The groundfloor of the nearby Waterstones — not merely the biggest bookshop in London, but Europe overall — is similarly lively and loud, although three lengthy flights of stairs above, all is deathly silent. That's not for a lack of people — a sizeable crowd sits in rapt anticipation, waiting with baited breath for the arrival of Mark Urban, BBC Diplomatic and Defense Editor, and Luke Harding, Guardian foreign correspondent.
They're gathered for the official launch of Urban's latest book, The Skripal Files. Based on hours of exclusive interviews conducted with Sergei Skripal in the year before his poisoning in March, it's said to be "the definitive account of how Skripal's story fits into the wider context of the new spy war between Russia and the West".
Half an hour later, with the event meant to be underway, no sign of Urban or Harding and all complimentary glasses of wine comprehensively drained, the throng's collective patience has understandably faltered and conversations — in both English and Russian — have broken out everywhere. However, their din is eventually extinguished by the lanky compere's announcement that the dynamic duo have arrived, followed in short order by their actual arrival.
Sat on stage, Harding quickly sets the tone for the evening, managing to variously refer to The Skripal Files as "terrific", "brilliant", and "superb" in the span of less than a minute and informing Urban he "loves his writing style", all the while sporting a thoroughly appreciative, reverent beam, which won't fade for the duration of their discussion.
Nonetheless, his first query is a potentially problematic one for Urban — how was it he came to meet Skripal so long before the double agent became the subject of long-running international controversy? After all, he has a spooky knack for always being in the right place at the right time, having a front-row seat as events of seismic significance unfold. Moreover, it was contact Urban didn't disclose publicly until several months after the incident.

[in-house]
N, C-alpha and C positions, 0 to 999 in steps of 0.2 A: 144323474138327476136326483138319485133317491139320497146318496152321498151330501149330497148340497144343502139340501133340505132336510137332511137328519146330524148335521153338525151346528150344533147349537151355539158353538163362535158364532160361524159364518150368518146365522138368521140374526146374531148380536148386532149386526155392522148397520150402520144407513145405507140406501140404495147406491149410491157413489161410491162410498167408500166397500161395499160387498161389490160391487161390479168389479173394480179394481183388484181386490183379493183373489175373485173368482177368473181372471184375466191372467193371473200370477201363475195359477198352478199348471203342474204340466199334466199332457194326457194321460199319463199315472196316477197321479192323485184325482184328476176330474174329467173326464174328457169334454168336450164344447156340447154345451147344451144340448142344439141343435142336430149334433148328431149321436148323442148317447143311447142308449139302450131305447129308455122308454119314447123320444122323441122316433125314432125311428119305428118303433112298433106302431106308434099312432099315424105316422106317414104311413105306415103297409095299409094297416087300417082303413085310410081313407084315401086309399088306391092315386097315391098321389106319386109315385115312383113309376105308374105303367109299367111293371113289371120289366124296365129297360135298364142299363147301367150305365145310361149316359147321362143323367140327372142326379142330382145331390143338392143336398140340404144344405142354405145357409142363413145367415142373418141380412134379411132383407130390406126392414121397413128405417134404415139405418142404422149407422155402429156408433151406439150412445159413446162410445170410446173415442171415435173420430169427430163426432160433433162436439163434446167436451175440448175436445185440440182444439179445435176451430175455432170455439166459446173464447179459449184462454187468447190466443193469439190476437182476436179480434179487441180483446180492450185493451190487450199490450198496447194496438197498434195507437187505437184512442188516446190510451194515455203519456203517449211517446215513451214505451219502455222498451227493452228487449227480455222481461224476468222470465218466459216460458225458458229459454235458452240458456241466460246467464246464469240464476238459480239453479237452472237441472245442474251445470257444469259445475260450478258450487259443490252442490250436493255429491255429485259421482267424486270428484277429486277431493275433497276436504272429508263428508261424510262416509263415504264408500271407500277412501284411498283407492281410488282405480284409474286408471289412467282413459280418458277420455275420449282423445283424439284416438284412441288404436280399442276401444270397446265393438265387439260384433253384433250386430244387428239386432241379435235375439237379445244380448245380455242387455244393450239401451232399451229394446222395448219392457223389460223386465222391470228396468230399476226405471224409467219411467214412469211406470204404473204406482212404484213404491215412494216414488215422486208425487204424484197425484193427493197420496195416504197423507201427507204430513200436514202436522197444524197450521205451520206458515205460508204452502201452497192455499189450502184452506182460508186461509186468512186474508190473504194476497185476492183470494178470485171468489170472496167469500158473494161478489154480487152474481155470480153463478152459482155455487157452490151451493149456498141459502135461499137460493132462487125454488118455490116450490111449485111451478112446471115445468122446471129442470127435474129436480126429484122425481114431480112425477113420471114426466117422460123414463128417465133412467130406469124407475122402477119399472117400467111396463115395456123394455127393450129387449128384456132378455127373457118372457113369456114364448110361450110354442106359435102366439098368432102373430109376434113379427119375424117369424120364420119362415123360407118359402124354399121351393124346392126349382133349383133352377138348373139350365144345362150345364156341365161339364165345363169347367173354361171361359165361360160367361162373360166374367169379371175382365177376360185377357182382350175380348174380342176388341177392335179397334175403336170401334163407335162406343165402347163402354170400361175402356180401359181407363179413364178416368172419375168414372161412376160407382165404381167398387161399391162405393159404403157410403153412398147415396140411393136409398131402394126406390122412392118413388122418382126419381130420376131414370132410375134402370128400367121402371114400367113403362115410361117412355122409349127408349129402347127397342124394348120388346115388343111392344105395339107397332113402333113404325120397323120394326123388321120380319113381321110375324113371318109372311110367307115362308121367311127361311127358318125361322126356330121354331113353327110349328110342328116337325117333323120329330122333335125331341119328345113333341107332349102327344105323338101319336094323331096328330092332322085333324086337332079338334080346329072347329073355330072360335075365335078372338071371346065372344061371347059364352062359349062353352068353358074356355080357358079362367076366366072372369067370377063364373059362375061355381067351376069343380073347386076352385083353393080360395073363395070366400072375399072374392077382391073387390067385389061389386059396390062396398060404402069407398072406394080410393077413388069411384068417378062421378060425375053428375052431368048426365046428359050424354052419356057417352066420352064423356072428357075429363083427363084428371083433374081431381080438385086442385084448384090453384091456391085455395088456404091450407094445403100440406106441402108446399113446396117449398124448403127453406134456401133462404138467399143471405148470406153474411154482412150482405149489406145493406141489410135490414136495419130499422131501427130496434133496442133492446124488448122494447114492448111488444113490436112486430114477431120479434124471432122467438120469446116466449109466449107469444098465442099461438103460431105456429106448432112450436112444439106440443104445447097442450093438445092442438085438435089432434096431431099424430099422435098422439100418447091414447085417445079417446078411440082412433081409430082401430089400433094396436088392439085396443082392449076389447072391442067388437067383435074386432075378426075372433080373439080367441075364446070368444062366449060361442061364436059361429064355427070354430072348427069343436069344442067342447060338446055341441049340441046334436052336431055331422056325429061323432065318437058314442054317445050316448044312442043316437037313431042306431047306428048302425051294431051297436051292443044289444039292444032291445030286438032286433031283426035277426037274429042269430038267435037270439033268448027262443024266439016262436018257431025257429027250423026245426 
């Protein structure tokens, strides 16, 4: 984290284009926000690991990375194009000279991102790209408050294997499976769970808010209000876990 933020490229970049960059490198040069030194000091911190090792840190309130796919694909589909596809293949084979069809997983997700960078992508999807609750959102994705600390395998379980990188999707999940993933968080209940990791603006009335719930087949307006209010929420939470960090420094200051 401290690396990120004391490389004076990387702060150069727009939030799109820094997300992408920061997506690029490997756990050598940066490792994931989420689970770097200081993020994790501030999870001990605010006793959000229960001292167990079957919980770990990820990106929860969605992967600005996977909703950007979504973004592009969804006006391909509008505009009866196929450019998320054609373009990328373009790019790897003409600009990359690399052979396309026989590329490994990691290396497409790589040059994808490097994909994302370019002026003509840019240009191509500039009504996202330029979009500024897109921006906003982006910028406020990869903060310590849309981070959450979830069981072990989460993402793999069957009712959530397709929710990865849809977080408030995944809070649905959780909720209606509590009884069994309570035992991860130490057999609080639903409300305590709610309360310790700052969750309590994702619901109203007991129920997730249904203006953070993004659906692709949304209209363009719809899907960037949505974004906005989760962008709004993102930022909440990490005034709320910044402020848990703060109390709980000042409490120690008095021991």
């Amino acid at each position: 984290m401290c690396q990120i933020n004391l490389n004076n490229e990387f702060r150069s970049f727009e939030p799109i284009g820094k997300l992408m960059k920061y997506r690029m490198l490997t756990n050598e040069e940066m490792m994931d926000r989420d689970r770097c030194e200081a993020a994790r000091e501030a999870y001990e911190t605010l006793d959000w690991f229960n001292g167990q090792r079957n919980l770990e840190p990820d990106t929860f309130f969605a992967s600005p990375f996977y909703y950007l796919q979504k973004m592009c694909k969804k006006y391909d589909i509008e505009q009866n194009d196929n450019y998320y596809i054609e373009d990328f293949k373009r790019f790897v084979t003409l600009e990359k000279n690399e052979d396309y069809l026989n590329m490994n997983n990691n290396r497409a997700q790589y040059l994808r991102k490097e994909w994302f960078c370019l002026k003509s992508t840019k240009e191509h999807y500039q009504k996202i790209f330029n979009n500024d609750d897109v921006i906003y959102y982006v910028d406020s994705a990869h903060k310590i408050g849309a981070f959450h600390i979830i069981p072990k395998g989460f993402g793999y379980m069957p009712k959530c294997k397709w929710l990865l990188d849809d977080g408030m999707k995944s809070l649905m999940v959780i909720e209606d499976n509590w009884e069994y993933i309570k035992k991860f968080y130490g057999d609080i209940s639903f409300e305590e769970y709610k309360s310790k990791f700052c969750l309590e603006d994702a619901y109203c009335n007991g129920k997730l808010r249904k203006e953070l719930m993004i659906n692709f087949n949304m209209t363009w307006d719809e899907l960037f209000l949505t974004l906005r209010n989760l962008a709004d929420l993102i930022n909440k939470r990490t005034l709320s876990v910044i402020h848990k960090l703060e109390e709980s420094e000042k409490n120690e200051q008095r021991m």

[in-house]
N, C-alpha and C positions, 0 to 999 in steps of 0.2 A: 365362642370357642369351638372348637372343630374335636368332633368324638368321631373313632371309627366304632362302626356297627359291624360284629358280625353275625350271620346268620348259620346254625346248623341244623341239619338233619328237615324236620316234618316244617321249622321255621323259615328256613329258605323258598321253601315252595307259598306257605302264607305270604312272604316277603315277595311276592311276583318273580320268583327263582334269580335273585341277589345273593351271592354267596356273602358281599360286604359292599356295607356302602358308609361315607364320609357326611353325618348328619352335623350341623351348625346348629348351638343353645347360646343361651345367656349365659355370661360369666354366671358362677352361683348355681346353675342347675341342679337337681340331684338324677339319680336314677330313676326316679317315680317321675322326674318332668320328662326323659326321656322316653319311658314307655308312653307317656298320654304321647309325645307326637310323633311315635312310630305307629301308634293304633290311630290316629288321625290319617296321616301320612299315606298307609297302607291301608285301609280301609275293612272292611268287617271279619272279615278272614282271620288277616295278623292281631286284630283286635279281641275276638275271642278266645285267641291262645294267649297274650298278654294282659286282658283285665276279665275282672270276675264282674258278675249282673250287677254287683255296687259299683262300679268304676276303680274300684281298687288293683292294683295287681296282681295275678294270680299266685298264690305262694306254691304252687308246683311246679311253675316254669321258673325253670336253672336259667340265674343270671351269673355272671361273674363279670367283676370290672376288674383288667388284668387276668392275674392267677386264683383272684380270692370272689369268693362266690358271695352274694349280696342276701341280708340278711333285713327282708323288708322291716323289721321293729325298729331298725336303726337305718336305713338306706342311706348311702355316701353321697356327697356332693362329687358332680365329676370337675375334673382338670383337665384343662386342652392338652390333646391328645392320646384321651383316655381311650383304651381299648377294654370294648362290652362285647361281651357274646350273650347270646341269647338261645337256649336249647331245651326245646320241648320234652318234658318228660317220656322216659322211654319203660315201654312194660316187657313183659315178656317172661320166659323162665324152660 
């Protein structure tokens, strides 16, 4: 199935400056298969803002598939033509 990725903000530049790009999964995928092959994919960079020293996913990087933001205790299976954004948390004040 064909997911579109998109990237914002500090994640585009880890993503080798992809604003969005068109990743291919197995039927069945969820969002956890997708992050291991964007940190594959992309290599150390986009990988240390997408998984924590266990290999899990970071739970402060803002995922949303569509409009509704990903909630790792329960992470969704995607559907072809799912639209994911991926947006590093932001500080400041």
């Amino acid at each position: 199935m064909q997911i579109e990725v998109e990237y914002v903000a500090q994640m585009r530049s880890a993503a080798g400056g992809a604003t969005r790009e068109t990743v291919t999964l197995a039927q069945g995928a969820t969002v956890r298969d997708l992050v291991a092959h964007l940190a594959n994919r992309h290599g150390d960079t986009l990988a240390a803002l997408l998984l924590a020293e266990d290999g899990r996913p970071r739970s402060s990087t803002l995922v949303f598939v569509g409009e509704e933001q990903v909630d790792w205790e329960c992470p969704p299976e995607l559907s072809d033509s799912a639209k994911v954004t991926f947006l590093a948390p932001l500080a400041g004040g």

He then set about attempting to get in touch with Skripal, an apparently unproblematic feat given Skripal's name, address and contact details were freely available on the UK electoral register — a somewhat unbelievable lack of discretion for a man still actively working for four separate intelligence agencies. However, this intimate ‘in' to Skripal's life apparently wasn't sufficient, and it took some goading from "intelligence people" on Urban's radar to facilitate a meet between the two. Urban's embedment with a Red Army combat operation in Afghanistan in 1988, during which he interviewed Skripal's then-commander, was enough to cinch an initial meeting.
When they finally rendezvoused in Skripal's MI6-bought home in Salisbury, he quickly began spilling the beans. While working in the Russian diplomatic mission in Madrid, Spain in 1995, he was approached by a "British guy" from the UK's local embassy — in fact an MI6 operative. They quickly struck up a warm bond, in reality a cultivation exercise — praised as "brilliantly effective" by Urban — aimed at turning Skripal double agent. It was apparently a relatively easy sell — the faceless "British character" simply showered Skripal and his wife Lyudmila with gifts, exploiting Skripal's oft-avowed irritation at not being sufficiently remunerated for his work.